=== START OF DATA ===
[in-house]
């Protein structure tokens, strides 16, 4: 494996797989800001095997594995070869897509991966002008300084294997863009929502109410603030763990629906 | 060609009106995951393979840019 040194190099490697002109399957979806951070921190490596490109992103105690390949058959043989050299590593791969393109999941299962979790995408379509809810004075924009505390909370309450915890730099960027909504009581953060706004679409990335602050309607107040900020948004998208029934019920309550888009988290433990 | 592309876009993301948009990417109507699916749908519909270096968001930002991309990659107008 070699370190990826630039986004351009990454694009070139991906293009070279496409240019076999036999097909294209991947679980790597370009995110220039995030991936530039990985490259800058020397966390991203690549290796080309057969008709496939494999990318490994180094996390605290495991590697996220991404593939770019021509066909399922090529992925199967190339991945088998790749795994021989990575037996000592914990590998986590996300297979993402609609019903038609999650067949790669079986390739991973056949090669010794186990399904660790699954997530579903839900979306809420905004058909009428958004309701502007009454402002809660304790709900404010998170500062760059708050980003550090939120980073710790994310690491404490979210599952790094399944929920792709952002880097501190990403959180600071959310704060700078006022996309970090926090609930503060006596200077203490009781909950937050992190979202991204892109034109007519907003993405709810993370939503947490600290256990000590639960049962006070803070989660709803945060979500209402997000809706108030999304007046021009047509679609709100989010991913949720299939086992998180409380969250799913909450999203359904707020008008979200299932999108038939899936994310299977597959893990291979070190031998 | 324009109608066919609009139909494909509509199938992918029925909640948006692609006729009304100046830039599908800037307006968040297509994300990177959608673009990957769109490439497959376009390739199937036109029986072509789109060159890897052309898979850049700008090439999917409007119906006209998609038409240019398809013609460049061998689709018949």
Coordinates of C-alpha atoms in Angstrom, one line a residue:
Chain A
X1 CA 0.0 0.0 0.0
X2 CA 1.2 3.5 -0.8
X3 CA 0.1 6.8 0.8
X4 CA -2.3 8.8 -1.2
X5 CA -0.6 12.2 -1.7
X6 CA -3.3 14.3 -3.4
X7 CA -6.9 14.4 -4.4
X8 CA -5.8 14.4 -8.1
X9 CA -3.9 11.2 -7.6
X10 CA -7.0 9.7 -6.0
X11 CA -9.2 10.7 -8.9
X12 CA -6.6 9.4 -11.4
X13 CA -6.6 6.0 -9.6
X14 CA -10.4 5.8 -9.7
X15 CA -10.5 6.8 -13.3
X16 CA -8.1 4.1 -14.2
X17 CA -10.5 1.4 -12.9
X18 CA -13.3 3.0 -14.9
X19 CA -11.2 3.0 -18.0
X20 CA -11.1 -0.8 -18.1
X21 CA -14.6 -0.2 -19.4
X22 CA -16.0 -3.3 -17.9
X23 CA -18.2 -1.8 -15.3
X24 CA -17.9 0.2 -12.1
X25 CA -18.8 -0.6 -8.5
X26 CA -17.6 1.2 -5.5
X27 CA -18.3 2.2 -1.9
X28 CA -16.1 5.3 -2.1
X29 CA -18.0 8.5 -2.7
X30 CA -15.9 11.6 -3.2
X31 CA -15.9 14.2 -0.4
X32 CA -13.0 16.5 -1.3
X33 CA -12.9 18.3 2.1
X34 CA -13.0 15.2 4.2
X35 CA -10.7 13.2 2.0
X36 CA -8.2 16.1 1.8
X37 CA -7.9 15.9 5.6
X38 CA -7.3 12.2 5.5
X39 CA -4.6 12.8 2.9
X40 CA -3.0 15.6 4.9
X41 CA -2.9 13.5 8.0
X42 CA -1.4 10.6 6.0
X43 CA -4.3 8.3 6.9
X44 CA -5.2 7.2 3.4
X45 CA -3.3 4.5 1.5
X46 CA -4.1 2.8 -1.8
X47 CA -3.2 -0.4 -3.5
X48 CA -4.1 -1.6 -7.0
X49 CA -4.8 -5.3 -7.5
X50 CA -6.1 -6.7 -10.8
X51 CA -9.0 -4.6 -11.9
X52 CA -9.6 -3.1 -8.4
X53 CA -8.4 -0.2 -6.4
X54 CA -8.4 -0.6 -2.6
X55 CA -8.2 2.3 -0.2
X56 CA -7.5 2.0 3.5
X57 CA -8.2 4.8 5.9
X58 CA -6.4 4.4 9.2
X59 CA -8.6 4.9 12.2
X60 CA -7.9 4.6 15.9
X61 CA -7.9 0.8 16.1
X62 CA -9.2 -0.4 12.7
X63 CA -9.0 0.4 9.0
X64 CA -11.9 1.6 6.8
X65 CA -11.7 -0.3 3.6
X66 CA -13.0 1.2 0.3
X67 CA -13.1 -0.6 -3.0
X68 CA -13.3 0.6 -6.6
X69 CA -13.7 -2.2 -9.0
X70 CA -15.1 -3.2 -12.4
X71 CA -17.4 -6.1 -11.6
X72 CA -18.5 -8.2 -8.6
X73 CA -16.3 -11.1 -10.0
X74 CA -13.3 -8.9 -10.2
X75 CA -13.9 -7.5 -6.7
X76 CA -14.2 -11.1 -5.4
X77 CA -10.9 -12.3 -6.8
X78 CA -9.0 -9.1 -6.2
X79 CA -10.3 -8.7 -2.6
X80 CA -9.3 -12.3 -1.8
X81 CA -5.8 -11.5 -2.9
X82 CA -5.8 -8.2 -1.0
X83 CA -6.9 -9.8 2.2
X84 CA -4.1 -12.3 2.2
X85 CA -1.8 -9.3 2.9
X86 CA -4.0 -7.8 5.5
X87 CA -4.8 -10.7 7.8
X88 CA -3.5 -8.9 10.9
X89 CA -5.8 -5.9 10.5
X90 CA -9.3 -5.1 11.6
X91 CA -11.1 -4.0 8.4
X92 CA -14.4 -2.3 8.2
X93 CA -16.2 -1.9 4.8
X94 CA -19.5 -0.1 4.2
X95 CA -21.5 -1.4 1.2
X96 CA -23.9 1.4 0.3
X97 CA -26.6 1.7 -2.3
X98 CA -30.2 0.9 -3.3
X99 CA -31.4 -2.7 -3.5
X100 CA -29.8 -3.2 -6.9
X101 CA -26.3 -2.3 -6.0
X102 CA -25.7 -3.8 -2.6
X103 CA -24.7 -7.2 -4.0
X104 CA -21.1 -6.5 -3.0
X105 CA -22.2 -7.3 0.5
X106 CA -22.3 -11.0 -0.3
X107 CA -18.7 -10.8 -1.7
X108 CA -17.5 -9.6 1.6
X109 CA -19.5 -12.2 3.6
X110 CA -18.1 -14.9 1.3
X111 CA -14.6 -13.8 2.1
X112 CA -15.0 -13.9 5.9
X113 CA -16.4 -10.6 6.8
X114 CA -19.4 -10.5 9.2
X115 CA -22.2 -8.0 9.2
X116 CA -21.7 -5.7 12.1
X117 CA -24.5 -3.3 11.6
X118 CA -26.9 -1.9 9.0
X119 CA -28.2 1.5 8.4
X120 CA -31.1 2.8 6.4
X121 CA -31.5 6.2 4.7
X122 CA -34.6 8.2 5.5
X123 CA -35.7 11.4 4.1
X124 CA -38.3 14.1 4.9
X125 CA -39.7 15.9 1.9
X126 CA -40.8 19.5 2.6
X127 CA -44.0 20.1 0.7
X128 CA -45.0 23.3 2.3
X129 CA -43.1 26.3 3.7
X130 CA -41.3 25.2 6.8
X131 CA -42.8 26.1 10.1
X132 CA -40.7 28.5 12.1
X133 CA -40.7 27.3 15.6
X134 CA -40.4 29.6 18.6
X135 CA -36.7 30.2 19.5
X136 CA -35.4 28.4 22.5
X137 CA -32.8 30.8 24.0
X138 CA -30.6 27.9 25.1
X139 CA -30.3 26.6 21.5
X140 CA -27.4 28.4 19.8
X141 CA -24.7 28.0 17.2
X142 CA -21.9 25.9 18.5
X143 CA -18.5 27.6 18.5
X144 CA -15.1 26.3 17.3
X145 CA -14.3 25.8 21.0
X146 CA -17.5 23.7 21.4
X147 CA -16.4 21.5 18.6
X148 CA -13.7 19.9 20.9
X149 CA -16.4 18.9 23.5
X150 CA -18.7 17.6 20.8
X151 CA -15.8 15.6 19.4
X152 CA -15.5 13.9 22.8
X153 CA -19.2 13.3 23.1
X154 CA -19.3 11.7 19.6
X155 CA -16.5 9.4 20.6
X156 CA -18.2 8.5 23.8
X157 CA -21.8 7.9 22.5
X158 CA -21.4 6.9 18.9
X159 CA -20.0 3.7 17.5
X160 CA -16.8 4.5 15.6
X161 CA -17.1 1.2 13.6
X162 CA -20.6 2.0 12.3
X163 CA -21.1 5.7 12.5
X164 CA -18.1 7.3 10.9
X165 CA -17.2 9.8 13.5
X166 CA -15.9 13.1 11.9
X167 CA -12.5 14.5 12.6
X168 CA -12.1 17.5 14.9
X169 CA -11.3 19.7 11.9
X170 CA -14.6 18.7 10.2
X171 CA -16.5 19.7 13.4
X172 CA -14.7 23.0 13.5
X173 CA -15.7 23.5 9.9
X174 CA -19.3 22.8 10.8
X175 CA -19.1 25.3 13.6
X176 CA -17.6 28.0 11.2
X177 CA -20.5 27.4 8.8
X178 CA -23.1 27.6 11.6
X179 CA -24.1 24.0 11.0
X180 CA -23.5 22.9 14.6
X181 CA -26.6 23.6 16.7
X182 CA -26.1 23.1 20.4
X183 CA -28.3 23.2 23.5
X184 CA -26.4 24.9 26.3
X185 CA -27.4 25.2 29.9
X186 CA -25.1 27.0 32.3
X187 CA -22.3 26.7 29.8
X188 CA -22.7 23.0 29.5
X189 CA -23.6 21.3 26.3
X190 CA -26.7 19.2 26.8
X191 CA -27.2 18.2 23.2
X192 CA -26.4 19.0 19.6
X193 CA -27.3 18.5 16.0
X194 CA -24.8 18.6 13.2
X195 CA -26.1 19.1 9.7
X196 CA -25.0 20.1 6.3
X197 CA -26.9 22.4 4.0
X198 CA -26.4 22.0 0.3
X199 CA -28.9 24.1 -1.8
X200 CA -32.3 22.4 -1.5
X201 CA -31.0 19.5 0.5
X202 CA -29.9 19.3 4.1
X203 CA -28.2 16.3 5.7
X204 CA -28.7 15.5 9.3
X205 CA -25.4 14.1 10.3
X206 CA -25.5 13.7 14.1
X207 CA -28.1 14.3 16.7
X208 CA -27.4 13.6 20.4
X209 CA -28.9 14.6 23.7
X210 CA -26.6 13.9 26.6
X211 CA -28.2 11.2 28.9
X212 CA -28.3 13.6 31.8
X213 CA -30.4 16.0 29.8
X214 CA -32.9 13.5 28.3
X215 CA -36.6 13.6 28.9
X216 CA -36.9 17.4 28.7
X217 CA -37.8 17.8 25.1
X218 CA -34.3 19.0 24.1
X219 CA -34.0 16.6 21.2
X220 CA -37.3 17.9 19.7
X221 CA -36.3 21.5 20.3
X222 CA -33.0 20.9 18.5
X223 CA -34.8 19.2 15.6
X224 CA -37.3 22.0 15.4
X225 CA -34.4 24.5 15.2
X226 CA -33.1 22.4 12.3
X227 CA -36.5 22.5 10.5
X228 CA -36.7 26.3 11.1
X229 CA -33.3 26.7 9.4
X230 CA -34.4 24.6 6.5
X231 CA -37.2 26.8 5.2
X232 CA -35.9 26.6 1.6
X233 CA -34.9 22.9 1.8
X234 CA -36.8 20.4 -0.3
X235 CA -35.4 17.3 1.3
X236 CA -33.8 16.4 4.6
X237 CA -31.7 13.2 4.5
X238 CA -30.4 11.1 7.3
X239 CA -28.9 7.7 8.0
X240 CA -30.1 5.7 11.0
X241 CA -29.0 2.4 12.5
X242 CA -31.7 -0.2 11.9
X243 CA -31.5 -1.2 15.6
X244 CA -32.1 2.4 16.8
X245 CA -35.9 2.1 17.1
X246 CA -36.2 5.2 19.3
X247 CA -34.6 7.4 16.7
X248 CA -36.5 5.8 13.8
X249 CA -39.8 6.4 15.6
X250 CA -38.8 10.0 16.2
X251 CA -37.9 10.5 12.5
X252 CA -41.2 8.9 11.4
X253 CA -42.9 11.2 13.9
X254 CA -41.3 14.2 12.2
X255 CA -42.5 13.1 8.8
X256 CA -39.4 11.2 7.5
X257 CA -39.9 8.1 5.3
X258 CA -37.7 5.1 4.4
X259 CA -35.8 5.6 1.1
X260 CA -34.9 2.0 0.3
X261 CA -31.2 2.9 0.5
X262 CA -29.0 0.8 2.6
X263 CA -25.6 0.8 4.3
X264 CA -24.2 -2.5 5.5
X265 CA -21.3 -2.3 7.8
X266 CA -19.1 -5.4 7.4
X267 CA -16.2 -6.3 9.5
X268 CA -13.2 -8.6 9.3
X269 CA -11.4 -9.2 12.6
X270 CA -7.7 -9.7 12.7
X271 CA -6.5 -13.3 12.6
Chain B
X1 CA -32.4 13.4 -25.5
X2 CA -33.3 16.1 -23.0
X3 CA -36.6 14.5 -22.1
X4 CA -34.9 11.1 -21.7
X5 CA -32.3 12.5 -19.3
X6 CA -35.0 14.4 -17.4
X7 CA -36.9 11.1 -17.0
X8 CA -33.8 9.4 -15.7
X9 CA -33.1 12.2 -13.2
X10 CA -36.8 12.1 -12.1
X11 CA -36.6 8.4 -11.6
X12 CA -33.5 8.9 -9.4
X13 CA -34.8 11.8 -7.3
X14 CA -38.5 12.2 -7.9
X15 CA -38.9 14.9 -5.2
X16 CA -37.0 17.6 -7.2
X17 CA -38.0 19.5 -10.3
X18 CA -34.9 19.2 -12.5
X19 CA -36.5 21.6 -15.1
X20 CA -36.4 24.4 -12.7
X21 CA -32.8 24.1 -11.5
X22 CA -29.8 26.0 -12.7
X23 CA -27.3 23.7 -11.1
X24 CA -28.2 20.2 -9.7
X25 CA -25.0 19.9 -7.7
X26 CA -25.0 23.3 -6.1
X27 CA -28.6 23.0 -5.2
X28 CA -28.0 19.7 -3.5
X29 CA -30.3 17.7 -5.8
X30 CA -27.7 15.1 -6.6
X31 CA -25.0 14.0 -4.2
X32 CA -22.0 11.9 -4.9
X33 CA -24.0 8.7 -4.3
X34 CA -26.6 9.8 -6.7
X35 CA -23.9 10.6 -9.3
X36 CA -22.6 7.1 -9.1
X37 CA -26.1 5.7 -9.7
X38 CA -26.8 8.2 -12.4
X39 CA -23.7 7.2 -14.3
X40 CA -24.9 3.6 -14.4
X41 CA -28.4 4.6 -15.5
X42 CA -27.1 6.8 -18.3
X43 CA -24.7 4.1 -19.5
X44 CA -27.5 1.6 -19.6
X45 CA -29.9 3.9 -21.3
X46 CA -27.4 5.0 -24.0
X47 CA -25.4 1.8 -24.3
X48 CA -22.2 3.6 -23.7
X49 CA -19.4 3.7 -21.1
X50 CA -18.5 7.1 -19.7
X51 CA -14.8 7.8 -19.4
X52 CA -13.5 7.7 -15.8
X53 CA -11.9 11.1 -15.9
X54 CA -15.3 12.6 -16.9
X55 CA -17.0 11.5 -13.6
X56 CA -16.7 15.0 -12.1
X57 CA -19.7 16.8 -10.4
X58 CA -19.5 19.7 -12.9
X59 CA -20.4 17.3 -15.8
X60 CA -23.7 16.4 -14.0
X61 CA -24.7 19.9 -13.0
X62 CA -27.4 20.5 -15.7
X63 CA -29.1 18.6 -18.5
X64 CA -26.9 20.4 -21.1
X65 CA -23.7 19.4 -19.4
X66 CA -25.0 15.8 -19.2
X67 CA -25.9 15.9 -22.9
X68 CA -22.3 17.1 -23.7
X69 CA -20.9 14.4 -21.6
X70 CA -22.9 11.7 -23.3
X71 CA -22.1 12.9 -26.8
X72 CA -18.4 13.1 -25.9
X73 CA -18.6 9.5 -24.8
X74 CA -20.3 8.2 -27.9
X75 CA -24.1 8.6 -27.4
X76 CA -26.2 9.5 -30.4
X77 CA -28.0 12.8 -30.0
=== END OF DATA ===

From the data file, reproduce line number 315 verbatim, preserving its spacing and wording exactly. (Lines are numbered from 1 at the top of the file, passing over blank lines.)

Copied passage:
X39 CA -23.7 7.2 -14.3